Reading Borough Council is on the verge of meeting a target to cut its carbon footprint by 50% – three years early.
Back in 2008 the Council set an ambitious target of a 50% reduction in the greenhouse gases it is responsible for by 2020. Latest figures show a 13% reduction last year. It brings the total cut in the Council’s carbon footprint to 45% since 2008.
In cash terms, it means the Council is estimated to have saved £5.8 million in energy costs since 2008. £1 million was saved in 2016/17 alone.
Looking forward, Reading Borough Council now intends to build on its success through on-going and new initiatives. These include completing its major street light upgrade programme, further investment in energy efficient technology and awareness raising through more training.
Councillor Tony Page, Reading Borough Council’s Lead Member for Strategic Environment, Planning and Transport, said:
“To be just 5% shy of achieving the target three years early is an outstanding achievement by everyone at Reading Borough Council. The 50% target set back in 2008 was a challenging one, but in that time the Council has shown its continued commitment to investing in low carbon projects.
“The Council is not resting on its laurels and we now intend to build on this success. By March next year the Council will have completed its street light upgrade programme though the introduction of 13,000 new LED lamps, cutting energy use by more than 50%. We will continue to invest in energy efficient technology through our successful SALIX programme and an awareness raising programme is being developed for all staff.”
A meeting of the Council’s Strategic Environment, Planning and Transport Committee on November 22 will hear how the Council has reached a 45% reduction in corporate emissions since 2008. Key initiatives includes:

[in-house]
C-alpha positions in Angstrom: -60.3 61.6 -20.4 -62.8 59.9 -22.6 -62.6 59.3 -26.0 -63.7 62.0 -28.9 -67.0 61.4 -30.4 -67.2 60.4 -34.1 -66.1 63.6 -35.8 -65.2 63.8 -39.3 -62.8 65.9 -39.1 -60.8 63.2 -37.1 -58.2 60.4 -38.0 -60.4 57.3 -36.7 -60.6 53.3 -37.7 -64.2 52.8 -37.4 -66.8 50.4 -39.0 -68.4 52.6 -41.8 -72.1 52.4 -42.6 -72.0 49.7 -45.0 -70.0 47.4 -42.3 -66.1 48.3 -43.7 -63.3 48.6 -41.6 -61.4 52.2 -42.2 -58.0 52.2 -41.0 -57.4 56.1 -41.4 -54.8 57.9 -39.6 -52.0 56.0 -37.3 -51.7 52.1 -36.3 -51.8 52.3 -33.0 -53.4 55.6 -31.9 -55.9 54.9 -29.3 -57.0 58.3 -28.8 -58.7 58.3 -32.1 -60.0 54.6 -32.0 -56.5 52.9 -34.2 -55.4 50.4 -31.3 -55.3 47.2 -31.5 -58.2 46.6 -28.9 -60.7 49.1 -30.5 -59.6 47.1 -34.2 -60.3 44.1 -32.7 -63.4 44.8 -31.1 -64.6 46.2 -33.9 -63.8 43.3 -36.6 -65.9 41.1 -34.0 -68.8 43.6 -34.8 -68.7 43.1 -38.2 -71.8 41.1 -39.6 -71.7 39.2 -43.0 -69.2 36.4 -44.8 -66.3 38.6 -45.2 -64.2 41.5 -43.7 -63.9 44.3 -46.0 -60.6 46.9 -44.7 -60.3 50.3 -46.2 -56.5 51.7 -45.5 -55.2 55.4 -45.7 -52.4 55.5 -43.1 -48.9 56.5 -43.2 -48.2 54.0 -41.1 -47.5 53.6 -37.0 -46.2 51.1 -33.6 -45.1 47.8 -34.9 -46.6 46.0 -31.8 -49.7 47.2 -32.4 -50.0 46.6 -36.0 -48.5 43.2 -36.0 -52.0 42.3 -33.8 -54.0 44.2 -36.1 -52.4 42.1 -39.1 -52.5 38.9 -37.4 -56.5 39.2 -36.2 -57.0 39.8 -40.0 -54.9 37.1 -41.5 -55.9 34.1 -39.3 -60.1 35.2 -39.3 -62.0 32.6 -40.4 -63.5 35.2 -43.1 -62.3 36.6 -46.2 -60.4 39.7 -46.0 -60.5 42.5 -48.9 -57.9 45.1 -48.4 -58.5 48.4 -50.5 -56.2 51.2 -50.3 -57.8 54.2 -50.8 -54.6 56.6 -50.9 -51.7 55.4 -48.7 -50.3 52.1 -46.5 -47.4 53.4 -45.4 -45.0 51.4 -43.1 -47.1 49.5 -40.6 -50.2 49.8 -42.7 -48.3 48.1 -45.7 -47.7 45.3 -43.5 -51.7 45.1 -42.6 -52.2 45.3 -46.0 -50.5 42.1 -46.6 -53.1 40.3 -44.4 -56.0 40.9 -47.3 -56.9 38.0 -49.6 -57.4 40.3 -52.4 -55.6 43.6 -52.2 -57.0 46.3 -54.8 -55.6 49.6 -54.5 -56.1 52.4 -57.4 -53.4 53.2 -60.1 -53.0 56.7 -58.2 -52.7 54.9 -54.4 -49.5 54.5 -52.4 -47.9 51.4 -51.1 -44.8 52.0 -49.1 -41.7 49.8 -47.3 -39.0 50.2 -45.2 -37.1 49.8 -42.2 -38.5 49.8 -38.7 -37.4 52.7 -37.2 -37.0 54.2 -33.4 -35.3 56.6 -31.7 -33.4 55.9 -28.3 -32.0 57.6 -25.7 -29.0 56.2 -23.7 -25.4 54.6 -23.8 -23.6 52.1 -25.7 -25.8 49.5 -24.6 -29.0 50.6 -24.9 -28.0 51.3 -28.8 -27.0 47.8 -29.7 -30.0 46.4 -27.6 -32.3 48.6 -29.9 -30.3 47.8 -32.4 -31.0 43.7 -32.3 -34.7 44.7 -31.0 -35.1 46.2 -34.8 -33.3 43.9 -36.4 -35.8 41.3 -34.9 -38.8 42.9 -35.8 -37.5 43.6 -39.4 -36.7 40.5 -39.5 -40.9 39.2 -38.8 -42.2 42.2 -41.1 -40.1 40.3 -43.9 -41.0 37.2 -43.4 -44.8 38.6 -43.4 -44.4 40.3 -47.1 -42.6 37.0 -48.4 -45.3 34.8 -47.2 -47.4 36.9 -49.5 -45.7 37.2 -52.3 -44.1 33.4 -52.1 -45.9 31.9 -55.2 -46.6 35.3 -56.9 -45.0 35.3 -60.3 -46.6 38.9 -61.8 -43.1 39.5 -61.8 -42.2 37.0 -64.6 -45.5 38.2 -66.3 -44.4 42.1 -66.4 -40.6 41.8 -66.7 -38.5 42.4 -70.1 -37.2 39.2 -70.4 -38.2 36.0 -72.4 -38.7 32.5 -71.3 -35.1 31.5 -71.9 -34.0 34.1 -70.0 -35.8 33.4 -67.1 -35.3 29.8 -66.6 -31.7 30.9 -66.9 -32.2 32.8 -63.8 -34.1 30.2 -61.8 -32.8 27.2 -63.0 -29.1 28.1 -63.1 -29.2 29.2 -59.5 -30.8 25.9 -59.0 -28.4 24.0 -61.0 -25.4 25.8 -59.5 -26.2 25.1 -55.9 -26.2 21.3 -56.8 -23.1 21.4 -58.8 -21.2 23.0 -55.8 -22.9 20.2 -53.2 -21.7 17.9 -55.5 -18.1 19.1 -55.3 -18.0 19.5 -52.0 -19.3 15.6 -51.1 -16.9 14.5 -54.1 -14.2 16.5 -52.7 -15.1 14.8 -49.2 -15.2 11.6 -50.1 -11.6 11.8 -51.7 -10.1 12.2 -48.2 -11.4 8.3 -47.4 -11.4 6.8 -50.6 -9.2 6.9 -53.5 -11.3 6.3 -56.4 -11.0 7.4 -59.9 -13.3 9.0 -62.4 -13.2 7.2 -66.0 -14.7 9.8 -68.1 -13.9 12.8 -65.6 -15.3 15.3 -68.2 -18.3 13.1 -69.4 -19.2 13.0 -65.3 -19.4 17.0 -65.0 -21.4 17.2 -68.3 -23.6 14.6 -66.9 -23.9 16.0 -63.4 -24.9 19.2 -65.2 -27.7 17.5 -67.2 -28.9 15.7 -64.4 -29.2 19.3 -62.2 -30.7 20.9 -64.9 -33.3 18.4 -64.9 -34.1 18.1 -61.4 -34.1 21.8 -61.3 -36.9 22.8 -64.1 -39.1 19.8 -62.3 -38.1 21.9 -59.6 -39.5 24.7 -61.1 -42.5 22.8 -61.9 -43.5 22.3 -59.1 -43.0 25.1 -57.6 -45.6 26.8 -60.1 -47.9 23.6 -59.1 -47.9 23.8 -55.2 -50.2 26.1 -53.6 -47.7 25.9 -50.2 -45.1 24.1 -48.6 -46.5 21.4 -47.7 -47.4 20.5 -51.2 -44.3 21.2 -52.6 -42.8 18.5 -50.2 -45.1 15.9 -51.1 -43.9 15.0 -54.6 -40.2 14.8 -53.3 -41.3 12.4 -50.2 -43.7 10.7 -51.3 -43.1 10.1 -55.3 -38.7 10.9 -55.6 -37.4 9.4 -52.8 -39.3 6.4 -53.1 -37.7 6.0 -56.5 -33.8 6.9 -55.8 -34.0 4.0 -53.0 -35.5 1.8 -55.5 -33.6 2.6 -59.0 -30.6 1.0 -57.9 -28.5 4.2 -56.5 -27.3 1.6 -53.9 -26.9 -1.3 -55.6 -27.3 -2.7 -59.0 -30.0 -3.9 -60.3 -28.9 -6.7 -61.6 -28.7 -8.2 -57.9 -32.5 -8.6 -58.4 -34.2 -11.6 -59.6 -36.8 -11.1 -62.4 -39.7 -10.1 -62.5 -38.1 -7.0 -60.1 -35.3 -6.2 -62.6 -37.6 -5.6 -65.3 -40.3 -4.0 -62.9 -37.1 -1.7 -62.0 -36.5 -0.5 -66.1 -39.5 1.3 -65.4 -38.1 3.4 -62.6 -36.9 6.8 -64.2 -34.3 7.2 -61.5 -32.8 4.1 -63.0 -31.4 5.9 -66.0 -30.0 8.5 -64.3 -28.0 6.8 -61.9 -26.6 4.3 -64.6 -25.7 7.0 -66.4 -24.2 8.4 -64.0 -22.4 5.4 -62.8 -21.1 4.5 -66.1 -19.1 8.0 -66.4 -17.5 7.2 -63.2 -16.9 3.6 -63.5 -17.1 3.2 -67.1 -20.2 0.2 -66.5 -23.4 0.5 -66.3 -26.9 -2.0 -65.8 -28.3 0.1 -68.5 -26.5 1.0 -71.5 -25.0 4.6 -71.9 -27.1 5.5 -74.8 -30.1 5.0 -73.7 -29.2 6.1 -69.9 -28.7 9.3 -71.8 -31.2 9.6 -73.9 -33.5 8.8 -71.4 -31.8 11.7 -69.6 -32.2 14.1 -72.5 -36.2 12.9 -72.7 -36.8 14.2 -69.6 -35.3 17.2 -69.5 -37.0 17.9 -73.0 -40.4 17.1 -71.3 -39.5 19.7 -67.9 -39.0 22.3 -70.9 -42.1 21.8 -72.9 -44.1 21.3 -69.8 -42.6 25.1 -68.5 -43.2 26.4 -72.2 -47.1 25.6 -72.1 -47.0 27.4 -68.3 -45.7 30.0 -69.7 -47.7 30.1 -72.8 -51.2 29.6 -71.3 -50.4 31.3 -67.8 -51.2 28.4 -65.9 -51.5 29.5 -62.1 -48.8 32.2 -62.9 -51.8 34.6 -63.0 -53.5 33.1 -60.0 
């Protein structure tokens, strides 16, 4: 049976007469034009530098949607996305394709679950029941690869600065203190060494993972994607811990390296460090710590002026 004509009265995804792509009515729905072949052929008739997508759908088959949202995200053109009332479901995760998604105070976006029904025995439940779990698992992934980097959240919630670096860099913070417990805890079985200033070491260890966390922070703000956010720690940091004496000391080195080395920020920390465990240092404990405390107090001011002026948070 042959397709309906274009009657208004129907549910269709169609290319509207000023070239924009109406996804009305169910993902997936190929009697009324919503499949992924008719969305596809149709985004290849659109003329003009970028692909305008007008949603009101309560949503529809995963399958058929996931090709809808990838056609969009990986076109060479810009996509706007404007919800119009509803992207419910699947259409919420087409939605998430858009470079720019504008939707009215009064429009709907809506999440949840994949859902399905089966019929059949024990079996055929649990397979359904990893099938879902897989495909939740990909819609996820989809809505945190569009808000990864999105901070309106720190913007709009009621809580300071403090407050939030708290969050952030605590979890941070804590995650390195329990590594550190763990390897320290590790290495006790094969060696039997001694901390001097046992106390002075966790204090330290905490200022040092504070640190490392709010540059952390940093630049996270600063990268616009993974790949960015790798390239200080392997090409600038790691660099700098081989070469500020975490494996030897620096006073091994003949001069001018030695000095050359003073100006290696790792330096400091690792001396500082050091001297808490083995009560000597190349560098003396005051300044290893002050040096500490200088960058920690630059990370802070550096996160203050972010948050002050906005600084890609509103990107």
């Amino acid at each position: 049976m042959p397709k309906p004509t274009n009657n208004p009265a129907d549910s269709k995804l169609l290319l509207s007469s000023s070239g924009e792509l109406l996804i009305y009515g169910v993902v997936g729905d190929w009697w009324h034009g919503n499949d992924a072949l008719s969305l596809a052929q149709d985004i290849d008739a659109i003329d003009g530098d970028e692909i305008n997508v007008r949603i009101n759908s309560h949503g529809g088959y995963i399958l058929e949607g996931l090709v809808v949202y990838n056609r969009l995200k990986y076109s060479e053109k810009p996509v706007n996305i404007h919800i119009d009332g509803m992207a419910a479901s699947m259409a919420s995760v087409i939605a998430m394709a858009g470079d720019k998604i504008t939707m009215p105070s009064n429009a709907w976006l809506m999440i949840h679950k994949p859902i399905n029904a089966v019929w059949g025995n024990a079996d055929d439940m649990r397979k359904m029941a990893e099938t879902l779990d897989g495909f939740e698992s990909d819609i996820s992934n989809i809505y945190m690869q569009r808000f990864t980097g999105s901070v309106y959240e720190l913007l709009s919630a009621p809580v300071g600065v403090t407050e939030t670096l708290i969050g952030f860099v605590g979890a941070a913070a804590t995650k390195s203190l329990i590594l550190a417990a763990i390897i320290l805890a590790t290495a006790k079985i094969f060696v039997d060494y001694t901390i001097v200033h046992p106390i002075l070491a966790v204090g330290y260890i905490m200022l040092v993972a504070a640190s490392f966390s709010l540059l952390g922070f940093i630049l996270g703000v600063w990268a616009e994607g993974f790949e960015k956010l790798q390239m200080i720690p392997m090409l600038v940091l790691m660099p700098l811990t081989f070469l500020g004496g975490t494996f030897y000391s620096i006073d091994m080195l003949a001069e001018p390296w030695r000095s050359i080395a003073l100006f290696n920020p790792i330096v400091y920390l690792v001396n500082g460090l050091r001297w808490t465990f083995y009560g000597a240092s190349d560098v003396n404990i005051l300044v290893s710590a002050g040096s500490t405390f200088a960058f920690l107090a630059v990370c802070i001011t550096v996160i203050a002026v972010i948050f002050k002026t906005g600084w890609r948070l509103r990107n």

- A £1.3 million investment in 92 low carbon projects through a SALIX fund. 17 more Salix projects are planned
- The installation of 2,500 solar panels on 40 Council, community and school buildings
- 5,000 solar panels placed on 457 Council houses, meaning free electricity for tenants and Council payments from the feed-in-tariff. In 2016 the solar PV on these properties generated 1,006 MWh.
- Major energy efficiency through the refurbishment of new Civic Offices in Bridge Street. In 2016/17, the energy used was 62% less grid energy than the old Civic Centre, with the carbon footprint reduced by 66%.
- The launch of Reading Community Energy Society last year – a community share offer which installed 186kWp of solar panels on 10 Council and community buildings.
More details can be found at http://www.reading.gov.uk/media/7971/Item13-GHG-16-17-report-Nov-SEPTv7/pdf/Item13_GHG_16-17_report_Nov_SEPT_v7.pdf
As well as being 8.5% ahead of target for what are known known as corporate emissions, the SEPT Committee report also details that for the Council’s wider activities – which include schools and managed services. The carbon footprint is 28.8 % lower than the baseline emissions in 2008/09.
A challenging renewable energy target was also set to generate renewable energy equivalent to 15% of total energy consumed, by 2020. The total of renewably generated energy in 2016/17 was equivalent to 5% of the total energy use of the Council, or 7.1% of energy used in buildings.
Reading Transport Ltd continues to invest in its bus fleet to reduce the impact on the environment and improve its efficiency. Council-owned Reading Buses replace around 10% of vehicles every year. Last year vehicles entering the service included the first Compressed Natural Gas double-decker buses in the UK.